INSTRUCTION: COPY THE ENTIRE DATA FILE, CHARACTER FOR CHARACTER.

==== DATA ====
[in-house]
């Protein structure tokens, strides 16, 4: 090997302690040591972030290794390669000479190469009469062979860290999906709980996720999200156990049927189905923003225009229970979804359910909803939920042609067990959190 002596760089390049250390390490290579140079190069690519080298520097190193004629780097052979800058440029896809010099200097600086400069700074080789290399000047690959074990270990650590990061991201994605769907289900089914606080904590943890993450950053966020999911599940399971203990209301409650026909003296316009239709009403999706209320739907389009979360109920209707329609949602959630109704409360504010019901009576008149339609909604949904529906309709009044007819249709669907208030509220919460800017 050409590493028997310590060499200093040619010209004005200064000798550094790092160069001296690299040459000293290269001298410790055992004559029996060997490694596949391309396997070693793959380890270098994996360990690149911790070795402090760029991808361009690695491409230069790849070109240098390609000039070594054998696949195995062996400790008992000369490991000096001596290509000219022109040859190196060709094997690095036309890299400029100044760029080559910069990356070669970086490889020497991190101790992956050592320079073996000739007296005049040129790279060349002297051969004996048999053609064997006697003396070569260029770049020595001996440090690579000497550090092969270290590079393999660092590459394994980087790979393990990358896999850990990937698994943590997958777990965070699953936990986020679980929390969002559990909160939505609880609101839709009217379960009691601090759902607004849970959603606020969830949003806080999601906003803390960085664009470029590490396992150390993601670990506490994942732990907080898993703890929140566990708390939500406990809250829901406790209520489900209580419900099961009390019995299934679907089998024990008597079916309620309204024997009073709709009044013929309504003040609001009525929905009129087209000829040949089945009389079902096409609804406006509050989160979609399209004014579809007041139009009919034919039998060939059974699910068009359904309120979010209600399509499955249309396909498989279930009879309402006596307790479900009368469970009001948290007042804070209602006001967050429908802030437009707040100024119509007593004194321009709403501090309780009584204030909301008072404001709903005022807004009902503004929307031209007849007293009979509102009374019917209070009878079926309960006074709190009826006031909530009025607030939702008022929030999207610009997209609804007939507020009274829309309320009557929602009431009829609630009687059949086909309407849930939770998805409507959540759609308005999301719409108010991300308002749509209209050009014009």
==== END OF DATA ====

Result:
[in-house]
């Protein structure tokens, strides 16, 4: 090997302690040591972030290794390669000479190469009469062979860290999906709980996720999200156990049927189905923003225009229970979804359910909803939920042609067990959190 002596760089390049250390390490290579140079190069690519080298520097190193004629780097052979800058440029896809010099200097600086400069700074080789290399000047690959074990270990650590990061991201994605769907289900089914606080904590943890993450950053966020999911599940399971203990209301409650026909003296316009239709009403999706209320739907389009979360109920209707329609949602959630109704409360504010019901009576008149339609909604949904529906309709009044007819249709669907208030509220919460800017 050409590493028997310590060499200093040619010209004005200064000798550094790092160069001296690299040459000293290269001298410790055992004559029996060997490694596949391309396997070693793959380890270098994996360990690149911790070795402090760029991808361009690695491409230069790849070109240098390609000039070594054998696949195995062996400790008992000369490991000096001596290509000219022109040859190196060709094997690095036309890299400029100044760029080559910069990356070669970086490889020497991190101790992956050592320079073996000739007296005049040129790279060349002297051969004996048999053609064997006697003396070569260029770049020595001996440090690579000497550090092969270290590079393999660092590459394994980087790979393990990358896999850990990937698994943590997958777990965070699953936990986020679980929390969002559990909160939505609880609101839709009217379960009691601090759902607004849970959603606020969830949003806080999601906003803390960085664009470029590490396992150390993601670990506490994942732990907080898993703890929140566990708390939500406990809250829901406790209520489900209580419900099961009390019995299934679907089998024990008597079916309620309204024997009073709709009044013929309504003040609001009525929905009129087209000829040949089945009389079902096409609804406006509050989160979609399209004014579809007041139009009919034919039998060939059974699910068009359904309120979010209600399509499955249309396909498989279930009879309402006596307790479900009368469970009001948290007042804070209602006001967050429908802030437009707040100024119509007593004194321009709403501090309780009584204030909301008072404001709903005022807004009902503004929307031209007849007293009979509102009374019917209070009878079926309960006074709190009826006031909530009025607030939702008022929030999207610009997209609804007939507020009274829309309320009557929602009431009829609630009687059949086909309407849930939770998805409507959540759609308005999301719409108010991300308002749509209209050009014009």